Watchdog of the Bay...
Perched on a rocky outcrop on the western flank, a popular haunt just past the graveyard...
The bay gets a new watchdog...
In 1860 the Chavonnes Battery was ripped apart, flooded, buried and forgotten,... or so they thought!
Heritage Site / Museum
Re-discovered like buried treasure available for all to enjoy the original Cape Town shoreline...
Social Entrepreneurs using Cultural Tourism for youth development
Our guides dressed in period costume share stories of the people and events that led to the birth of Cape Town in the museum and The V&A Waterfront Historical Walking Tour includes points of interest and fascinating historical relics, still to be seen, if you let us show you.» Join a Tour
Attracting the curious,
(Local and International visitors),
Engaging the imagination,
(Early History of Cape Town 1600-1900),
Igniting the narrative,
(The stories of the people and events),
Fostering a new generation of storytellers,
(entrepreneurs, youth development and job creation).
Chavonnes Battery: Watchdog of Table Bay...This early Cape Town Historical Visitor Attraction showcases a unique Cultural Tourism journey commencing from the original shoreline which has been buried for 140 years where the ruins of the Chavonnes Battery rest. Built in 1724, the first in a range of VOC coastal defences to deter sea-borne aggressors and named after the Governor, its stable firing platform with 16 large cannons enabled gunners to bring accurate fire to bear on hostile ships from its perch as watchdog of the bay. Partially demolished and buried in 1860, its stone was reused for the Alfred Basin adjacent to the Clock Tower, its new sentinel in SA's oldest working harbour. In 1999, the Chavonnes Battery was re-discovered, excavated and conserved in architectural ingenuity.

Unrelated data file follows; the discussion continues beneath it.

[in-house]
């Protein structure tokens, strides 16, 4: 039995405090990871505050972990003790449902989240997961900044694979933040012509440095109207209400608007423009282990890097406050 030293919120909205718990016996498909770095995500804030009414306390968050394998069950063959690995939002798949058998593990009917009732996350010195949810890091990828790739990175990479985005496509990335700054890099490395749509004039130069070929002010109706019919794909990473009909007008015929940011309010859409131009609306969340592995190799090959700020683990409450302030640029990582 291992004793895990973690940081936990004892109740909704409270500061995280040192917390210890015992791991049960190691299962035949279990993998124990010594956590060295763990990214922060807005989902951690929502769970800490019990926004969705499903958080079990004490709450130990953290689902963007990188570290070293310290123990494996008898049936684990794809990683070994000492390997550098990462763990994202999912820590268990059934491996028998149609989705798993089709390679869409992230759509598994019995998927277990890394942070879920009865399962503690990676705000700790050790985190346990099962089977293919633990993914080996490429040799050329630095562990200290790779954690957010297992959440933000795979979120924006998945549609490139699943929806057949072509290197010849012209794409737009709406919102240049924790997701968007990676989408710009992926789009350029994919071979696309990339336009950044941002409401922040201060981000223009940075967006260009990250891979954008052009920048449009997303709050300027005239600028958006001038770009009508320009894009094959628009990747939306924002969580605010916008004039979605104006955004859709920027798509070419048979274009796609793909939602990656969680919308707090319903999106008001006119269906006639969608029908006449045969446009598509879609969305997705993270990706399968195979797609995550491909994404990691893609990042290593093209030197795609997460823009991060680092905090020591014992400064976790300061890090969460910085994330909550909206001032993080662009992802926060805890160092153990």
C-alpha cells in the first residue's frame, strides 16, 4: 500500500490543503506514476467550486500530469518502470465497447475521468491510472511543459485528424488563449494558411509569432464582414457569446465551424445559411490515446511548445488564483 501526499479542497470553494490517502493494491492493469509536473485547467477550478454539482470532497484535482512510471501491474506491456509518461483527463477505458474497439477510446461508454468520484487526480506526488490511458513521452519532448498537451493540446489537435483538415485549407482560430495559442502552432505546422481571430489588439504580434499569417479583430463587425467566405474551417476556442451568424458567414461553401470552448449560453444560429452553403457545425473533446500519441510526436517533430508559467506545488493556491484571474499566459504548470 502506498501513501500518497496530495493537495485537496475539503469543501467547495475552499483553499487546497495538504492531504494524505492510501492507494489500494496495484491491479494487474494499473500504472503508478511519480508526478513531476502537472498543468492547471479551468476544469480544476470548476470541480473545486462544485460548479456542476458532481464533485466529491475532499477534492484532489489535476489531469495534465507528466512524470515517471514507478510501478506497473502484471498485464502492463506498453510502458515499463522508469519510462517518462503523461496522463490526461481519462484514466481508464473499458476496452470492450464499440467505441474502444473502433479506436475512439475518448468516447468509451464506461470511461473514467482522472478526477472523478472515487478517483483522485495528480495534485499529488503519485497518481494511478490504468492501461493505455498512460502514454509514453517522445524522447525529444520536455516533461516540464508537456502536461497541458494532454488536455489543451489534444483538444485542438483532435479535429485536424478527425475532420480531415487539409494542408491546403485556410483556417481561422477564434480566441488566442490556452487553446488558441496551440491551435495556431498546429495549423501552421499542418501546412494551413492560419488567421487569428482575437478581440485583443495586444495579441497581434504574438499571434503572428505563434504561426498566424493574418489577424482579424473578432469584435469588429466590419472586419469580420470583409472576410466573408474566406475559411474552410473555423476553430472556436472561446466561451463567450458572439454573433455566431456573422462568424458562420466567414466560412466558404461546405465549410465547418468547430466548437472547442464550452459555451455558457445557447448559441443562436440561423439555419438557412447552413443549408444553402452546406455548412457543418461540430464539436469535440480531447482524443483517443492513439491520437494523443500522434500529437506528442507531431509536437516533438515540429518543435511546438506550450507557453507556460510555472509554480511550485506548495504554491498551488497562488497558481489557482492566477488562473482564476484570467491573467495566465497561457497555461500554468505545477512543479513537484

Chavonnes Battery offers the perfect location to experience the story of the early History of Cape Town from the sand of the original shoreline, the sand our ancestors walked on: The Khoina, Portuguese, English, Dutch, Spanish, French, from Malabar and Formosa, Indonesia and India, harnessing South Africa’s rich culture of Storytelling in Cultural Tourism, to create jobs telling the stories of the people and events at the time of the birth of Cape Town.